• 1017 Fire-Snake Shenchen Luga reveals the Termashidden in Dritsam Thakar and thus initiates the actual second diffusion of Bönpo teachings (Sûtras, Tantras and Dzogchen).
  • 1024 Wood-Mouse Birth of Tertön Khutsa Dawö and of Me’utön Lhari Nyengpo.
  • 1027 Fire-Hare Date of the translation of the Buddhist Kalacakratantrain Tibet and beginning of the first sexagesimal cycle.
  • 1036 Fire-Mouse Druchen Namkha Yungdrung writes his commentary on the Bönpo Abhidharma, which starts a tradition of intense exegetical compositions.
  • 1038 Earth-Tiger Birth of Gongdzö Ritröpa Kuma Chenpo
  • (1038-1096), the founder of the A khridtradition. That same year, Khutsa Dawö reveals Treasures in Paro in Bhutan.
  • 1040 Iron-Dragon Birth of Drujé Yungdrung Lama.
  • 1052 Water-Dragon Birth of Me’utön Khepa Pelchen.
  • 1058 Earth-Dog Birth of Metön Sherab Özer.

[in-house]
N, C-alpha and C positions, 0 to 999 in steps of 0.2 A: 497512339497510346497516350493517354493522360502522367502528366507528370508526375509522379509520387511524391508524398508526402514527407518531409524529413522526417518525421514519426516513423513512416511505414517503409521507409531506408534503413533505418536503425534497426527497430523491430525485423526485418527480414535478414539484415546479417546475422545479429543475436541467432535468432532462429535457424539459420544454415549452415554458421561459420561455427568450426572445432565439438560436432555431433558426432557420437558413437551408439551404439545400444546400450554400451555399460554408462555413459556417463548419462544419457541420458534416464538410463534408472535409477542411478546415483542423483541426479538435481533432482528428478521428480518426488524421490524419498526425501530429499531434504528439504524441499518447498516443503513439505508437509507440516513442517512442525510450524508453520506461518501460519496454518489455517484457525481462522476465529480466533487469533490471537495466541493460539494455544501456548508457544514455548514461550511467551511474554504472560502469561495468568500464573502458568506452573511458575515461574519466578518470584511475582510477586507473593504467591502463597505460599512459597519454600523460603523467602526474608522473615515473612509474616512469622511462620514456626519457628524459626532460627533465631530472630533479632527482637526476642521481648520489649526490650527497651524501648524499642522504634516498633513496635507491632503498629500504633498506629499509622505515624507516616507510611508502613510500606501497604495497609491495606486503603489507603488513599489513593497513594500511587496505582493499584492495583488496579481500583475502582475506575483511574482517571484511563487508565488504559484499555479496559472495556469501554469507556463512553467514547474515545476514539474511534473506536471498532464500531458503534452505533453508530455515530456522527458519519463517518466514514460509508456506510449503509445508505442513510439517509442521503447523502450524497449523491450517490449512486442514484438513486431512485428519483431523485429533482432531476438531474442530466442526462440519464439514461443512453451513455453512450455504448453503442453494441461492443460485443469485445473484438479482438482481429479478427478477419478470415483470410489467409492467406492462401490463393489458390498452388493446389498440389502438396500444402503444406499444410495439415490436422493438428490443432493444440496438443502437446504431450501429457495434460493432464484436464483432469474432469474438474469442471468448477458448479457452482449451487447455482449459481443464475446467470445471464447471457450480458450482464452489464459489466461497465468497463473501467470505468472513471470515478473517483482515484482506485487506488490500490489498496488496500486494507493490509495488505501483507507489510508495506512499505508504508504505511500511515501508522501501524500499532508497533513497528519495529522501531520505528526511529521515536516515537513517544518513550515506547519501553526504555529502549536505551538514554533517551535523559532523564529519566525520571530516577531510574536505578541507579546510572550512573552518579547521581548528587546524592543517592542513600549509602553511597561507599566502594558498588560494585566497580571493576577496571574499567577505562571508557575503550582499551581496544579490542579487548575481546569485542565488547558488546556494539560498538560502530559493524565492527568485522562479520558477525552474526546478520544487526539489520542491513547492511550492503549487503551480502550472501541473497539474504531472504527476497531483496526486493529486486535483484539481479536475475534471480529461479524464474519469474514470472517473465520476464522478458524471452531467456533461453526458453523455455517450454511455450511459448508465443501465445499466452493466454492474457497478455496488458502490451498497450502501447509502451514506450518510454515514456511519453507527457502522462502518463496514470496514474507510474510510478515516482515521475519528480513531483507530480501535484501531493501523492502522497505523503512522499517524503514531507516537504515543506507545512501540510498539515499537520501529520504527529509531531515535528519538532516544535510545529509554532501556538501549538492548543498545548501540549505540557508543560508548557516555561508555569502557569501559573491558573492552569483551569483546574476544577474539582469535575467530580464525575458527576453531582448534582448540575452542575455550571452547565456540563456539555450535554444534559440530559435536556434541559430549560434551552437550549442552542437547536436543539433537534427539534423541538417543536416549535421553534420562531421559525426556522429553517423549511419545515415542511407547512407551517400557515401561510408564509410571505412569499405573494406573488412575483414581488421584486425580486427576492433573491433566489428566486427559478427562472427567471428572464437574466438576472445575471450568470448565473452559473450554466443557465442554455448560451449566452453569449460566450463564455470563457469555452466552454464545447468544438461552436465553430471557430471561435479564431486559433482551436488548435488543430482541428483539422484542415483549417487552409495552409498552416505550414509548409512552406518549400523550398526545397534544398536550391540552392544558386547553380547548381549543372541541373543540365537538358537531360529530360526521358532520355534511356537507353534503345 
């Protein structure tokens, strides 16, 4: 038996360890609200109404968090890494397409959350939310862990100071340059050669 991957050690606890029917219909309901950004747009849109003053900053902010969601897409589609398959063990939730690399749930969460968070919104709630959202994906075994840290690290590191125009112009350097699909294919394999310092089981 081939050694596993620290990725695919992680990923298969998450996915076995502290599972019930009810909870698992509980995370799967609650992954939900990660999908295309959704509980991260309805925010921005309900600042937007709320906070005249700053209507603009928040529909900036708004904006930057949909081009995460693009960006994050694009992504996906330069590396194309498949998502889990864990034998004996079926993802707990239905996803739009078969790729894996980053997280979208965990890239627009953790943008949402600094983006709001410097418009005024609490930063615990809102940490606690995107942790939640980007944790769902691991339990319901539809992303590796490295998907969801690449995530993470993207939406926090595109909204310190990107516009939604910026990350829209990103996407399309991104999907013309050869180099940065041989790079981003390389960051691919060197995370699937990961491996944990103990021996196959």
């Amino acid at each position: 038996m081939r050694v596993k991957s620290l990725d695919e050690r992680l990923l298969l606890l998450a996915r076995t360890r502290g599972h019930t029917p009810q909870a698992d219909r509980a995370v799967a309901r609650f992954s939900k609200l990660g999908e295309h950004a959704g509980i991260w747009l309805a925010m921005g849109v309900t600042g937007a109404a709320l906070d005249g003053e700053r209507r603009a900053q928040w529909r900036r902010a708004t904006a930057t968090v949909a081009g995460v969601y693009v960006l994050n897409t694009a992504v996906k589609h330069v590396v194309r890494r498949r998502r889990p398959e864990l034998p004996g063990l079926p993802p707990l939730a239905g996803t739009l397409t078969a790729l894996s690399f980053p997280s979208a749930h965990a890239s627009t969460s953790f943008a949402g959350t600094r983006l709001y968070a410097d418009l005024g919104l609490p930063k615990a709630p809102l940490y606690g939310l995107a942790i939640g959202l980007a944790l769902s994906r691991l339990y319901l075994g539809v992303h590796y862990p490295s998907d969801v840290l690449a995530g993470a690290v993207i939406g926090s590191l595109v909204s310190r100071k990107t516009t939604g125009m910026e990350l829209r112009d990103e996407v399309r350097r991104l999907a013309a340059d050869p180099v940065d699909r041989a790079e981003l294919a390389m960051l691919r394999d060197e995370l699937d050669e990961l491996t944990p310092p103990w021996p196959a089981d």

• 1067 Fire-Sheep The tertönNyenthing Sherab Dorje reveals some Bönpo Treasures in Tsangtrang Numa.
  • 1072 Water-Mouse Drujé Yungdrung Lama founds the hermitage of Dechen Ling in Yeru district of Tsang.
  • 1088 Earth-Dragon Birth of Tulku Lungbön Lhanyen. 1075 Wood-Hare Birth of Zhangtön Tsültrim Loden (Barthangwa).
  • 1092 Water-Monkey Birth of Matön Sidzin.
  • 1123 Water-Hare Birth of Mengongwa (Martön Gyellek).
  • 1103 Water-Sheep Birth of Bönzhik Khyung-nak.
  • 1108 Earth-Mouse Gyermi Nyiwö and Matön Sidzin reveal Treasures in Dangra Khyungdzong.
  • 1134 Wood-Tiger Birth of Yorpo Mepel who first codified the A khridteachings and gave them this nickname.
  • 1135 Wood-Hare Birth of Sumtön Lhabum.
  • 1136 Fire-Dragon Birth of tertönGuru Nöntse.
  • 1144 Wood-Mouse Birth of Nyö Tsültrim Gyeltsen in Yarmo Thang.